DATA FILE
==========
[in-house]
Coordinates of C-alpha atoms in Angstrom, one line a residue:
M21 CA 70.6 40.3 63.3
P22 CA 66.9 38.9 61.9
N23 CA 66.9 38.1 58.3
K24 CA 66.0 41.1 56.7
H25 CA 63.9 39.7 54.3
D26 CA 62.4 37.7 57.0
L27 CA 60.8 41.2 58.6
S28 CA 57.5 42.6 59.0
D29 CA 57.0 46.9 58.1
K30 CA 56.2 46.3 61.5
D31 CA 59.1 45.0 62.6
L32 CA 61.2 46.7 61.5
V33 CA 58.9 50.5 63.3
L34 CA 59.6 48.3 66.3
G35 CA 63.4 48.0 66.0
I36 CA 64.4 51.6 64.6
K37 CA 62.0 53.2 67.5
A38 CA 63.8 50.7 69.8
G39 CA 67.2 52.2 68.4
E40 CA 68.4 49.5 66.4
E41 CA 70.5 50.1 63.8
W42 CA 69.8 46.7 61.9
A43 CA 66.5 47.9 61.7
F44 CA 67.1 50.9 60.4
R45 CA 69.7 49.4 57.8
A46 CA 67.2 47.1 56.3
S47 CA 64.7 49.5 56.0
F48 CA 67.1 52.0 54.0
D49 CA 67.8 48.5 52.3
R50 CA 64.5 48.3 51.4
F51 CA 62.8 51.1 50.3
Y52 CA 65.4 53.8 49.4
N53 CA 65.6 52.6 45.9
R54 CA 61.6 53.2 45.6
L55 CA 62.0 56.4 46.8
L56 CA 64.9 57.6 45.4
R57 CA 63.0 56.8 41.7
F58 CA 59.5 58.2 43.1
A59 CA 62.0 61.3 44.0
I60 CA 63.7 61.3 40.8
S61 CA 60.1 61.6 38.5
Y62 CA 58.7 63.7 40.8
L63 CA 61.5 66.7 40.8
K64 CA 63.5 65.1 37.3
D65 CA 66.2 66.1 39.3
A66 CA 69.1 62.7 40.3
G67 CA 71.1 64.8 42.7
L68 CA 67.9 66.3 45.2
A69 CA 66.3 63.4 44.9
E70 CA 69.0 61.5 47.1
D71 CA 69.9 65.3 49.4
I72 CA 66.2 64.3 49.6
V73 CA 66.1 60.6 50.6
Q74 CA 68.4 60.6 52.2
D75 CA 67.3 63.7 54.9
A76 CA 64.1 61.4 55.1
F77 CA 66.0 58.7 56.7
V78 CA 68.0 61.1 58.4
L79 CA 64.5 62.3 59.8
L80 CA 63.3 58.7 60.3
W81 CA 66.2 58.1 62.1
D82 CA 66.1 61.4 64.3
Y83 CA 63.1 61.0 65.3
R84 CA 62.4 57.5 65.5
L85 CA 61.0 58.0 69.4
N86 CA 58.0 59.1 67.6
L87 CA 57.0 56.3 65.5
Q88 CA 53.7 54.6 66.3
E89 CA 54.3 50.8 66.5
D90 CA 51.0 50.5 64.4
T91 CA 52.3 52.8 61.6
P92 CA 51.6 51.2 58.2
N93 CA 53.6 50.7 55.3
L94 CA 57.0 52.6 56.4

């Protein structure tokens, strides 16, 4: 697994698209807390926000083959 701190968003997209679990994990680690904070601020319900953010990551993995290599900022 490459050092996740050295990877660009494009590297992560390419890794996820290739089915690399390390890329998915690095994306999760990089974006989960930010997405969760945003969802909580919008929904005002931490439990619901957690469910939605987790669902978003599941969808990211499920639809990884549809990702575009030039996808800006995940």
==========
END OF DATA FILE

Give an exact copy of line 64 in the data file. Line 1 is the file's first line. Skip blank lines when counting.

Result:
D82 CA 66.1 61.4 64.3